To celebrate our new exhibit “What’s Cooking, Uncle Sam?” we are featuring a food-related blog post every Wednesday. Today’s post comes to us from the National Archives at New York City.
“Do you know that the money spent in the United States for candy in one year is double the amount required to feed Belgium for one year?” This statement is not from a modern anti-obesity polemic, but rather from the World War I pamphlet A Sugar Program: Household Conservation Policy to Meet the Sugar Situation for the Summer of 1918.
Why was there a sugar situation? When the United States entered World War I, ships were needed to transport soldiers and supplies across the ocean. Since much of the U.S. supply of sugar was imported, the war interrupted the supply chain of sugar.
Ships crossing over to the United Kingdom with supplies also faced the dreaded German U-boats, which sank large numbers of the Allied merchant fleet when Germany declared unrestricted submarine warfare in 1917. This danger threatened to worsen the Allied food situation in Europe, which was already severe. The woman in the poster above is literally draining away resources that the Allies need to win the war.
To inform U.S. citizens on why they were being asked to ration sugar (2 pounds per month or 6 teaspoons per day) and to provide them with information on how to manage without sugar, the United States Food Administration (USFA) created and distributed these pamphlets.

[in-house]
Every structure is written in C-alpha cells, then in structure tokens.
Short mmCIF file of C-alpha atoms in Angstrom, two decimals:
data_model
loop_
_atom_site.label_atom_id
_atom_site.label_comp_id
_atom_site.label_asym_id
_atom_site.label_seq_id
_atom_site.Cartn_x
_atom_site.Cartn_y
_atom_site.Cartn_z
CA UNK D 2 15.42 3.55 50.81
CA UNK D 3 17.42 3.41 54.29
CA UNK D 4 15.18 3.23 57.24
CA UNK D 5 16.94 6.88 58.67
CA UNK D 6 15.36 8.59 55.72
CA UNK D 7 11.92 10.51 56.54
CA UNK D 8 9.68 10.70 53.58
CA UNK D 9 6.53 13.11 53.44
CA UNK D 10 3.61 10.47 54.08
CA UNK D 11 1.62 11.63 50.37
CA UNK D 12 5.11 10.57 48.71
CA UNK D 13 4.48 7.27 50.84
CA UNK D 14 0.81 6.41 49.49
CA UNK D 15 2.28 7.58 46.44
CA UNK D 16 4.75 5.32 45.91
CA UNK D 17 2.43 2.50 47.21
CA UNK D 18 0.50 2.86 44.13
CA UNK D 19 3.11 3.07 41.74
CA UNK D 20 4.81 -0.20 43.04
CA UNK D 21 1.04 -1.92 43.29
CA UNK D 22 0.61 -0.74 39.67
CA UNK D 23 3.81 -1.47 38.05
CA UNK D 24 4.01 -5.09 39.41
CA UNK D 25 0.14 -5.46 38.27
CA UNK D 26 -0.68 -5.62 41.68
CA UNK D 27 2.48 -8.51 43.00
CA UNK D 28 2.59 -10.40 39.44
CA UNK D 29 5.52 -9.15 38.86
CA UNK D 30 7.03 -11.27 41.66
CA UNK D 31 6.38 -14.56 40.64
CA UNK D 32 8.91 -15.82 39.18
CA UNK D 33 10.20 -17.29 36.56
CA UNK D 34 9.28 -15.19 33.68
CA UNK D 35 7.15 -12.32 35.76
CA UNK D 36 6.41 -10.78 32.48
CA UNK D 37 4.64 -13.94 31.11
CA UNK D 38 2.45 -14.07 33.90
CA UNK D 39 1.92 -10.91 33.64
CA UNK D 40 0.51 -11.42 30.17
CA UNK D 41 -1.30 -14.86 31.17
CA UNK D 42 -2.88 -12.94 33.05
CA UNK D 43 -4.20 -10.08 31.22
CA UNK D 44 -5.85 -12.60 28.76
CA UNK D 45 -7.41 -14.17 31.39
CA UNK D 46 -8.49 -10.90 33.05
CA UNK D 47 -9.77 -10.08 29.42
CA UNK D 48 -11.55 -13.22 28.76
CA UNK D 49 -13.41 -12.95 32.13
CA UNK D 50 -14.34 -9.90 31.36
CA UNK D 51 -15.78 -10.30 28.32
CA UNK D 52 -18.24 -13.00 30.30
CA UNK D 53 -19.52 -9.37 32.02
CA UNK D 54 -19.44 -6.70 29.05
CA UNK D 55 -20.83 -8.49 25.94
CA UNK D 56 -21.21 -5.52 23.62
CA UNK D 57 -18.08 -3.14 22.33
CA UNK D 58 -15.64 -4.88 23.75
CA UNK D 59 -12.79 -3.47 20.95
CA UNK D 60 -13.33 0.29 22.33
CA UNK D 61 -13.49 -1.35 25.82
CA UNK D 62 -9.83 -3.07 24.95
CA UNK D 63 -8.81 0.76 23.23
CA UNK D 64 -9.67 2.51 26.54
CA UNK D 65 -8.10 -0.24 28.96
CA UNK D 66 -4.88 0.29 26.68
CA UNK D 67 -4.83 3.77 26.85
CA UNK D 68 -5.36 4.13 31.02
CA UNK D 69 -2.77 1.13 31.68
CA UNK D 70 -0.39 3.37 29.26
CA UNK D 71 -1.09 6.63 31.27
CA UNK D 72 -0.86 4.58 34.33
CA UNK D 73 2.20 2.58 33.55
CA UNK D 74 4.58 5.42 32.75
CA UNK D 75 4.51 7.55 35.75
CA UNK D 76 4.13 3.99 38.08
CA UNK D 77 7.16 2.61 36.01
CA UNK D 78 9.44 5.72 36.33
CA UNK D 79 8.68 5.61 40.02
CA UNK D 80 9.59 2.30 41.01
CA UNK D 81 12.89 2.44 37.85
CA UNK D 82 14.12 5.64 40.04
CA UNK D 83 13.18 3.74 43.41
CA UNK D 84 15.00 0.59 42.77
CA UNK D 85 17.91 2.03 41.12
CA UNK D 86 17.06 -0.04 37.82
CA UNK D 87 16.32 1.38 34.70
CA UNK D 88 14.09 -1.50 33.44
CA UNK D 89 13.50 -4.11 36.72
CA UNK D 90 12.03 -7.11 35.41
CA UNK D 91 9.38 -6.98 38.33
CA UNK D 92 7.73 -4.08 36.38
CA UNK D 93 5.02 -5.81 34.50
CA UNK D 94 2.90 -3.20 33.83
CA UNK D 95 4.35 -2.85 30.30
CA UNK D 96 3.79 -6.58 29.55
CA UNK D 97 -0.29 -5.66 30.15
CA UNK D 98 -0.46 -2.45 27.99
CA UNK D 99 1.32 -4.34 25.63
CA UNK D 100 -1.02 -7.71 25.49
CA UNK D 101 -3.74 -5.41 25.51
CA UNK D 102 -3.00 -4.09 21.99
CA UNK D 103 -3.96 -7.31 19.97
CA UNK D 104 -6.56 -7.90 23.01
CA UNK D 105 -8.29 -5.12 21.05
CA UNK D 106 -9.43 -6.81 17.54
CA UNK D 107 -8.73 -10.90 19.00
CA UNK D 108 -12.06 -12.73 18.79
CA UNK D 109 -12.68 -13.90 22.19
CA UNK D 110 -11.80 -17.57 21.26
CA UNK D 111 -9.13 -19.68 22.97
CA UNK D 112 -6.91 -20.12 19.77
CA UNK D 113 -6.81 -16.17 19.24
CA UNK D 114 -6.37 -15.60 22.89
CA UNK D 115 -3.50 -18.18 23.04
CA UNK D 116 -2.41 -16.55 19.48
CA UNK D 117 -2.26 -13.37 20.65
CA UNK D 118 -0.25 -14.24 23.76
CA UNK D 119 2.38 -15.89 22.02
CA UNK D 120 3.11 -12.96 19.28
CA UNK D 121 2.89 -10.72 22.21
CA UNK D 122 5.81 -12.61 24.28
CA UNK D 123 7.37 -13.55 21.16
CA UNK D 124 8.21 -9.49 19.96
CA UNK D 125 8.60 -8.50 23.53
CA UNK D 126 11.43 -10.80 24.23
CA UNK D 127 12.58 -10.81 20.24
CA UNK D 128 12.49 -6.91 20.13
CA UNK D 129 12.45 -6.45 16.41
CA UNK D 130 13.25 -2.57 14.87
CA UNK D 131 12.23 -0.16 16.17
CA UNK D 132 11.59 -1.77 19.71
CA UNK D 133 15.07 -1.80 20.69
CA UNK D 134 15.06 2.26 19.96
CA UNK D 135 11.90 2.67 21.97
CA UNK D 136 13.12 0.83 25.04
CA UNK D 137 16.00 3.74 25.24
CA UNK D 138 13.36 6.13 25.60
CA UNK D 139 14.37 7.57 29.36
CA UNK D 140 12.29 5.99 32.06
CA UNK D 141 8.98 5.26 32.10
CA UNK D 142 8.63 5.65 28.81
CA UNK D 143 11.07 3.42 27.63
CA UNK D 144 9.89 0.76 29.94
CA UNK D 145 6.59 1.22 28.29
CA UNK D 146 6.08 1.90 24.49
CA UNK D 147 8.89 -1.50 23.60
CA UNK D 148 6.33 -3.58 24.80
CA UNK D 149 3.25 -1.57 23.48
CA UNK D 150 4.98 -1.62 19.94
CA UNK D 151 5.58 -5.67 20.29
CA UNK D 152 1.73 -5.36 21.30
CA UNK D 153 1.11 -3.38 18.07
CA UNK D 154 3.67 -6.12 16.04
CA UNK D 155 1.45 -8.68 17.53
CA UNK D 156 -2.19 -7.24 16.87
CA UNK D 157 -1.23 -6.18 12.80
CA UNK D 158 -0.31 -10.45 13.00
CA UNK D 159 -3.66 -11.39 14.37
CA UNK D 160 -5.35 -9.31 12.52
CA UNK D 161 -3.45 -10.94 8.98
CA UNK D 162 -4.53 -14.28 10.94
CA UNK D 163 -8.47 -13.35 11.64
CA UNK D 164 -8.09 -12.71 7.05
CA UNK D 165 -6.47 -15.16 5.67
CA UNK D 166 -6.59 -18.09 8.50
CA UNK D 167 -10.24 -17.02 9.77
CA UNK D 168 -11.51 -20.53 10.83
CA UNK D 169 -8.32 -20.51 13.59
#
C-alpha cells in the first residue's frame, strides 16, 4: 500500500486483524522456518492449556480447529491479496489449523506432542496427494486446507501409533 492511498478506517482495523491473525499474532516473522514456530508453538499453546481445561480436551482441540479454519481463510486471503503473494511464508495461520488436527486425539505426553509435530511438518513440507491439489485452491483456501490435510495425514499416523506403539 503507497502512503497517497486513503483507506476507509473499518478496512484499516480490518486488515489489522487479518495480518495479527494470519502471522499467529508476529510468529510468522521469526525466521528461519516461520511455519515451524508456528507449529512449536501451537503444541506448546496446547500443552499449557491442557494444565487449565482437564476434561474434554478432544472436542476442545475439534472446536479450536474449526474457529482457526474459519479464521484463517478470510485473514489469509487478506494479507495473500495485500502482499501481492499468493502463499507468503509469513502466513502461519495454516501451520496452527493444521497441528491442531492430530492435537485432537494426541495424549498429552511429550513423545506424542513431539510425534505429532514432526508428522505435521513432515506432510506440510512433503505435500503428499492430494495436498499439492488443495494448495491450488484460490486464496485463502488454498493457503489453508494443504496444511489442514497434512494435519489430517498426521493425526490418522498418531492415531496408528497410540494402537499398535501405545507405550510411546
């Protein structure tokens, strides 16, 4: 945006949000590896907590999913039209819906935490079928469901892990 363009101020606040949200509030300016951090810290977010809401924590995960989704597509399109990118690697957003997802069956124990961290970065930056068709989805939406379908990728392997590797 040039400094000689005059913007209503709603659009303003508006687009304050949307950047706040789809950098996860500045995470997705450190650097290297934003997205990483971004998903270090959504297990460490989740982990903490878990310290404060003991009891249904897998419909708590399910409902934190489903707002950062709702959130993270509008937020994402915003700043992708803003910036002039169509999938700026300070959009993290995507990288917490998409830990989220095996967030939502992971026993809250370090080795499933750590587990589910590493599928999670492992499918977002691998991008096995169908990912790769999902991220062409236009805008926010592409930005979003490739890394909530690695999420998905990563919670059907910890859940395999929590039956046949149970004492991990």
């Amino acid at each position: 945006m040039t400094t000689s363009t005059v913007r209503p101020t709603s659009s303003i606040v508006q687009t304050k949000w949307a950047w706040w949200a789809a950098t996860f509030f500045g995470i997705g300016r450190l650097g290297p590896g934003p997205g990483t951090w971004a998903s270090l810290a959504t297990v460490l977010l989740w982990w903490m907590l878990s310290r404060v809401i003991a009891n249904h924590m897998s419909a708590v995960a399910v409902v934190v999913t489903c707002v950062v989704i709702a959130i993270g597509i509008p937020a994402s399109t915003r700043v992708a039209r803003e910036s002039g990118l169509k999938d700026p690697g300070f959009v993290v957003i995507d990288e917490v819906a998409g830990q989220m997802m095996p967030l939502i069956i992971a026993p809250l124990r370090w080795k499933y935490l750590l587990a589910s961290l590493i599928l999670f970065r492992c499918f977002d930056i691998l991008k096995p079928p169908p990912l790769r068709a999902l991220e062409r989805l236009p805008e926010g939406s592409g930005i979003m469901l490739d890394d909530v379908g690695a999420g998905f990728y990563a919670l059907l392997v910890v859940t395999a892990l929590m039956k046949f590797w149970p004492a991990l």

This USFA pamphlet was printed during World War I to explain to families that “sugar supplies [were] short, owing to submarine sinkings” and that “the success of [the] program rest[ed] on the honor and cooperation” of all Americans.
Providing both practical information for substitutions (e.g., “In place of 1 cup of sugar, use 1 cup of honey [but] reduce the original amount of liquid in the recipe by ¼ cup”) and strong words to discourage overuse of resources (e.g., “We need only enough sugar to make our meals palatable”), this pamphlet exemplifies the work of the USFA.
Established during World War I by President Woodrow Wilson and headed by future President Herbert Hoover, the USFA regulated the supply, distribution, and conservation of food. With “Food Will Win the War” as one of its mottos and the goal of feeding the Allied troops and nations, the USFA’s efforts led to a significant increase in the export of food.
Could you go without sugar and make one of the recipes below?